FDA Warning Letter Hits GSK for Contaminated API, Reproducibility Challenges
Posted 01 April 2014 | By
A new Warning Letter sent to GlaxoSmithKline CEO Andrew Witty chides the company for alleged manufacturing deficiencies found by US Food and Drug Administration (FDA) inspectors at the company's manufacturing subsidiary in Cork, Ireland.
That subsidiary, SmithKline Beecham (Cork) Ltd., is a manufacturer of active pharmaceutical ingredients (API) for GSK. During an October 2013 inspection, FDA said its inspectors found at least three major problems that caused the facility to run afoul of current good manufacturing practices.
For example, inspectors said they found that SmithKline had failed to "fully investigate" critical deviations within its manufacturing processes. In one noted instance, FDA said the company had discovered that one of its manufacturing processes had been contaminated with material from a pharmaceutical waste tank containing APIs, intermediates and solvents. While the company conducted a risk assessment, it ultimately distributed the products anyway.
In its letter, FDA said GSK should have conducted additional testing instead of relying solely on one approach, and that according to its own standard operating procedures, it should have notified the recipient of its APIs-an action that did not occur.
In another example cited by FDA, GSK was alleged to have improperly investigated out-of-specification results. Between September and October 2011, FDA said testing of a tank found contamination of one major component, as well as "small but detectable levels of at least ten other contaminants."
Said FDA: "These unexpected peaks should have indicated to your firm that the [redacted] tank had been contaminated with pharmaceutical waste ... Instead, your laboratory personnel ignored these unexpected peaks and conducted no investigation into what gave rise to them. As a result, your firm did not notice the [redacted] tank contamination until a third sample from the tank was tested in January 2012."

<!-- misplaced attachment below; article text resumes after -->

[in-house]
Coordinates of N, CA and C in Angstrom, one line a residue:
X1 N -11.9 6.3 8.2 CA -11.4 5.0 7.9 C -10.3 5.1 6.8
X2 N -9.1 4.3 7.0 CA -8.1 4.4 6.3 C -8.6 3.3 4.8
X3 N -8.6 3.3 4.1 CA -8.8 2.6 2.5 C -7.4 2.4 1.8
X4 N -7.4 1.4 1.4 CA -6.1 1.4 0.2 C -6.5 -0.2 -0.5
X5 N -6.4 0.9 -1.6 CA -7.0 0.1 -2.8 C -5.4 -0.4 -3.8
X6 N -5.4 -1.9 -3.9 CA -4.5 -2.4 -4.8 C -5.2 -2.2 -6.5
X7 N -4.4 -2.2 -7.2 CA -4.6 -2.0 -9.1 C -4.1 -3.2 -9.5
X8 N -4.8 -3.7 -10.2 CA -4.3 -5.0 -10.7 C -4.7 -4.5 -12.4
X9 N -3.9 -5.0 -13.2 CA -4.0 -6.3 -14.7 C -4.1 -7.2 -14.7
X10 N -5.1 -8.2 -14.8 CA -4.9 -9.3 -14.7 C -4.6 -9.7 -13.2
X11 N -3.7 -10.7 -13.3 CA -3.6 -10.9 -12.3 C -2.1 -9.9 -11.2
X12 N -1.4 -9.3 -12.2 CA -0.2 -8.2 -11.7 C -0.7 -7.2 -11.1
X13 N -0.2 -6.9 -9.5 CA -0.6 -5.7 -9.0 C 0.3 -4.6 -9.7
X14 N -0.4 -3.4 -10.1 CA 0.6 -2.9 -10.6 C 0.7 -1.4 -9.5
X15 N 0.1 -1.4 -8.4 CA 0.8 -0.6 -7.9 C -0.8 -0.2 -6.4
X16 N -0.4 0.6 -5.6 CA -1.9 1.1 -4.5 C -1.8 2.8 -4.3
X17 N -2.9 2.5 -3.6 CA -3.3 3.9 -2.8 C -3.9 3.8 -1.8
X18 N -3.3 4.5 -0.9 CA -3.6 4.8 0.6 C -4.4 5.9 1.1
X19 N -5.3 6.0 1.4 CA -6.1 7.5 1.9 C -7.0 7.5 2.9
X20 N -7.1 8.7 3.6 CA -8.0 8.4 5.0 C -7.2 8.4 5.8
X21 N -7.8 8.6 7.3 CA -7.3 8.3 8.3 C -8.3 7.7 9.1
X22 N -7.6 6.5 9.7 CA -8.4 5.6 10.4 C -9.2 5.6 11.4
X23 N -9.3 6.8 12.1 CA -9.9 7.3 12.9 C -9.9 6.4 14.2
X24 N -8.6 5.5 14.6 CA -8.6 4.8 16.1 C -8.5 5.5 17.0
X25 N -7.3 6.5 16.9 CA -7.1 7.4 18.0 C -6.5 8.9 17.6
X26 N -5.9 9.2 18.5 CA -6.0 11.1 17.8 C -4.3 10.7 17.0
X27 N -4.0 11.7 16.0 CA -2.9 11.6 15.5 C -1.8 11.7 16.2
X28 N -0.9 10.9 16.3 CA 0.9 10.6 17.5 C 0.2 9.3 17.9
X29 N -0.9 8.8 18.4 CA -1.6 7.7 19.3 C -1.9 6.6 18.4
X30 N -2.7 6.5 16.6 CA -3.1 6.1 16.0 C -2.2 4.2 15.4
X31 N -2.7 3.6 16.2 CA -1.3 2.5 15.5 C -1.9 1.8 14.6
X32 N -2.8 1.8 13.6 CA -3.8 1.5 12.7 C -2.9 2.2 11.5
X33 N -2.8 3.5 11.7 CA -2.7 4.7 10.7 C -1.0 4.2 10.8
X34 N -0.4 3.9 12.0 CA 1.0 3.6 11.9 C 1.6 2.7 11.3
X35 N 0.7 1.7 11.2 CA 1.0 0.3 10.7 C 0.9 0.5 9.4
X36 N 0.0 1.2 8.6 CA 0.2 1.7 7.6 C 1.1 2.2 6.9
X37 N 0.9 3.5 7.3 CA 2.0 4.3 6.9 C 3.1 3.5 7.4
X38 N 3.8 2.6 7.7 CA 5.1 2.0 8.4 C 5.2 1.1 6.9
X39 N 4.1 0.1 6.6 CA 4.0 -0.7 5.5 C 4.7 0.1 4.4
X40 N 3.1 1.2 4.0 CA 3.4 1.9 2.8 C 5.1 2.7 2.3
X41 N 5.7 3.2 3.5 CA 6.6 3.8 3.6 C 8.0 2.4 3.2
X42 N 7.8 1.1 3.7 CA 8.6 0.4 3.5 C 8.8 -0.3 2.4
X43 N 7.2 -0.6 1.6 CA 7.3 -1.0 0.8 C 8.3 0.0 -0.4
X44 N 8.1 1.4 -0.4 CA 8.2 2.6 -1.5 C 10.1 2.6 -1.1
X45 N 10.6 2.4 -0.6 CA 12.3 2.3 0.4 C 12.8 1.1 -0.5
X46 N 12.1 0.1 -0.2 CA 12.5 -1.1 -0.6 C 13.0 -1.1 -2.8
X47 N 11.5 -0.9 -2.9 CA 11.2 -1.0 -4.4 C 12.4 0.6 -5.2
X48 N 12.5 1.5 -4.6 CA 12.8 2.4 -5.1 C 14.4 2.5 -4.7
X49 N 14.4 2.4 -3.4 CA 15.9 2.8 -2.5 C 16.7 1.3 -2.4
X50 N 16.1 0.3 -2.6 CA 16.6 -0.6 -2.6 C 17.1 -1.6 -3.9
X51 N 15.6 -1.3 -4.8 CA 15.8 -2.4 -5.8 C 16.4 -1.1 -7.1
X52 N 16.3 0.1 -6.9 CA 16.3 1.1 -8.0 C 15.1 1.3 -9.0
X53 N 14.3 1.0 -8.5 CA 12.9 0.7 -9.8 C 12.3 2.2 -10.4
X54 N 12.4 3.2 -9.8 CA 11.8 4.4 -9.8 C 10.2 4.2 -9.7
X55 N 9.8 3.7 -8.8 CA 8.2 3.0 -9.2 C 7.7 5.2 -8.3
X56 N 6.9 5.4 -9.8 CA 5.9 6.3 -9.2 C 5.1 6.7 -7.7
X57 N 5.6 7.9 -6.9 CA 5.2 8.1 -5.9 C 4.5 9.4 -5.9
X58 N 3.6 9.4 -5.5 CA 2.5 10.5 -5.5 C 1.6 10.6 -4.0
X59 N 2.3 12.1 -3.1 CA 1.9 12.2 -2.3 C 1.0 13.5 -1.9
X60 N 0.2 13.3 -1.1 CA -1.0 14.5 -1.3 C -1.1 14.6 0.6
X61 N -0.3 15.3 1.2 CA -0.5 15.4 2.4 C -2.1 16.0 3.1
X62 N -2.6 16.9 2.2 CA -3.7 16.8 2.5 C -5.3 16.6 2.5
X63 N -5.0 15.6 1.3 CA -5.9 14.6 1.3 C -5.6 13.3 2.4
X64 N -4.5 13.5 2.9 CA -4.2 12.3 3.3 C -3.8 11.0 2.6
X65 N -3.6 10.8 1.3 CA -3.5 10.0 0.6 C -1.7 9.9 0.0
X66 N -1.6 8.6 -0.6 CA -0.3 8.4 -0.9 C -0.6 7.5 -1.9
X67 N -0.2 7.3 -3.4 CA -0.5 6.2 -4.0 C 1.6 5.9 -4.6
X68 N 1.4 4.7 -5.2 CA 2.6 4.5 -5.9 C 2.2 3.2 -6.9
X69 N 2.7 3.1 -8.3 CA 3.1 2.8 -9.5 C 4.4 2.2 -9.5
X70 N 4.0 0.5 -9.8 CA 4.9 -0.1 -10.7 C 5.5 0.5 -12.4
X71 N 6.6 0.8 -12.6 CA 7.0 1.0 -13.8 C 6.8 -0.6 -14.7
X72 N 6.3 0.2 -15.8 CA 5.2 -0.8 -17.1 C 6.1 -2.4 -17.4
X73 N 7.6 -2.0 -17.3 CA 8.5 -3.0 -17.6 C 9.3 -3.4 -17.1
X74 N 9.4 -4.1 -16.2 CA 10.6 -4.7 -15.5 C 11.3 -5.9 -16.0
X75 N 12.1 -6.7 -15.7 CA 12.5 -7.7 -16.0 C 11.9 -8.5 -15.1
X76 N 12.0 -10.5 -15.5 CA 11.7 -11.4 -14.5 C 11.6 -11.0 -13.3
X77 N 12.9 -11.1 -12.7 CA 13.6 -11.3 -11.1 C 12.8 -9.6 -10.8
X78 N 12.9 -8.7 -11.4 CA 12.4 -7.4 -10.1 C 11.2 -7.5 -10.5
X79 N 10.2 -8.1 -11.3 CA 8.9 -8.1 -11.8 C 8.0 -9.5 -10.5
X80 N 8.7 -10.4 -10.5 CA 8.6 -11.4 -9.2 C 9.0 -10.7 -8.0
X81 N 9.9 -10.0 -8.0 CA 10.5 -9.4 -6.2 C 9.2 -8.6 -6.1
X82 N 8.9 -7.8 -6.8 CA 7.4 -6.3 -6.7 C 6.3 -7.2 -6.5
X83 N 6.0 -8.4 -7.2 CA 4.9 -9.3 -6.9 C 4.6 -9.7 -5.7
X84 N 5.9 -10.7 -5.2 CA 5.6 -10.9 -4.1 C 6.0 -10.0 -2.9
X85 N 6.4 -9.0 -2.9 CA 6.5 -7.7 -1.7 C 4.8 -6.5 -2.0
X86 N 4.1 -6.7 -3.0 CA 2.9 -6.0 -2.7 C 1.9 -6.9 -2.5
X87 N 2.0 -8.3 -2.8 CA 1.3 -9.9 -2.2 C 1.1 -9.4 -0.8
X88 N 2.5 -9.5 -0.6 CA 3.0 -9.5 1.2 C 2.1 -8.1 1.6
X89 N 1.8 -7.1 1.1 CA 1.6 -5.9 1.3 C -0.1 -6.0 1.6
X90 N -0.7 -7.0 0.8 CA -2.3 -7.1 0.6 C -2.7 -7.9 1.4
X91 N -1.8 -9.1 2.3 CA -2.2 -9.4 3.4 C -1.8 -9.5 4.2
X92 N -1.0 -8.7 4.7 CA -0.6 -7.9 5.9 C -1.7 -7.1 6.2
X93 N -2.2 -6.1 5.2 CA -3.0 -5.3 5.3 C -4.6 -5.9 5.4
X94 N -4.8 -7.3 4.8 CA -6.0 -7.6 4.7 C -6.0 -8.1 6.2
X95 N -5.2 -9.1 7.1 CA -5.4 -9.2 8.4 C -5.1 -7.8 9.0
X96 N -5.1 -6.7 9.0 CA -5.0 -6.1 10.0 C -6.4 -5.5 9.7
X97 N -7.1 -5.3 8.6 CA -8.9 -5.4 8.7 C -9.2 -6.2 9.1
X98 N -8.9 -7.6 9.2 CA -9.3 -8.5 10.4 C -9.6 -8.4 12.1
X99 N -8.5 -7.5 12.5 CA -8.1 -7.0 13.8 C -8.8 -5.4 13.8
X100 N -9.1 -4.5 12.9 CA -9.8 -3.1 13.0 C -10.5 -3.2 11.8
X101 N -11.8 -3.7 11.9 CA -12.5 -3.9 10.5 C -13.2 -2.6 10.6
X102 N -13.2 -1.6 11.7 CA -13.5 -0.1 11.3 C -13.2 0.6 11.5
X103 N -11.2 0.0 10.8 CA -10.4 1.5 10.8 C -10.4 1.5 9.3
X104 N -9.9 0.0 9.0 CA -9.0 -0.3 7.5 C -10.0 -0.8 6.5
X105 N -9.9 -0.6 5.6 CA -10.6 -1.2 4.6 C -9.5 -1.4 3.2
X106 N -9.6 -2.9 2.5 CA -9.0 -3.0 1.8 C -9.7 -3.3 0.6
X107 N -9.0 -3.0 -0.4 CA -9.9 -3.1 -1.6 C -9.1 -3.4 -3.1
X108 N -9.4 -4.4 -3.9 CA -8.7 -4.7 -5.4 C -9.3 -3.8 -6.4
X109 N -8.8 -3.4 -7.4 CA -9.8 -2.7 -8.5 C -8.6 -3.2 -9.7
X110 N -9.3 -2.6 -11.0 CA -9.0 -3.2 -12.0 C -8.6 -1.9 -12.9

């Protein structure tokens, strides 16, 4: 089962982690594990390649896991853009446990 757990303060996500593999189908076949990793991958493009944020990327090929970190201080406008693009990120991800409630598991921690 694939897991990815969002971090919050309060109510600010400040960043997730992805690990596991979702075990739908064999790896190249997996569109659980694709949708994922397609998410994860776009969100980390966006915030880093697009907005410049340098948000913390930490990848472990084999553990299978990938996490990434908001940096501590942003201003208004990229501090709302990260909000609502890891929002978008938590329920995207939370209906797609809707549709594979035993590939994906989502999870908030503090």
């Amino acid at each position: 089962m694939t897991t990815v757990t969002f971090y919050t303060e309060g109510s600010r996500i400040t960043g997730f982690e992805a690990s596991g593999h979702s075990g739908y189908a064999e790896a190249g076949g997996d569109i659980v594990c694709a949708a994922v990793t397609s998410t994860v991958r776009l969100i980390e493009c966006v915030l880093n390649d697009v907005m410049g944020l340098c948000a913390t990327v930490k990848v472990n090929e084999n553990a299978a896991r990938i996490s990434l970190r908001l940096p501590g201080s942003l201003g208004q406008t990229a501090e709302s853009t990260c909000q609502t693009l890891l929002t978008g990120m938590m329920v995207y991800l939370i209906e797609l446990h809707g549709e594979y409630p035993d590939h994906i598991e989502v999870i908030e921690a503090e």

A third problem also caught the eye of FDA inspectors: reproducibility.
GSK's protocols call for at least three consecutive pre-nominated batches to demonstrate initial process validation. However, initial testing failed to deliver reproducible results, according to records seen by FDA. As a result, GSK then brought in new manufacturing equipment, and ultimately three additional batches (for a total of six). However, the company's fifth batch also experienced problems. Based on the adequate results of the third, fourth and sixth tests, however, the company reportedly considered the parameters of its reproducibility protocol to have been met.
FDA, though, wasn't convinced. "The process performance qualification studies described above suggest that your equipment has not been sufficiently demonstrated to reliably perform its intended function," FDA wrote.
FDA also said that until all corrections have been made to SmithKline Beecham's facility, FDA may withhold approval from any new applications or supplements listing the company as an API supplier, and might also refuse entry for any articles manufactured at the facility.
FDA Warning Letter to GSK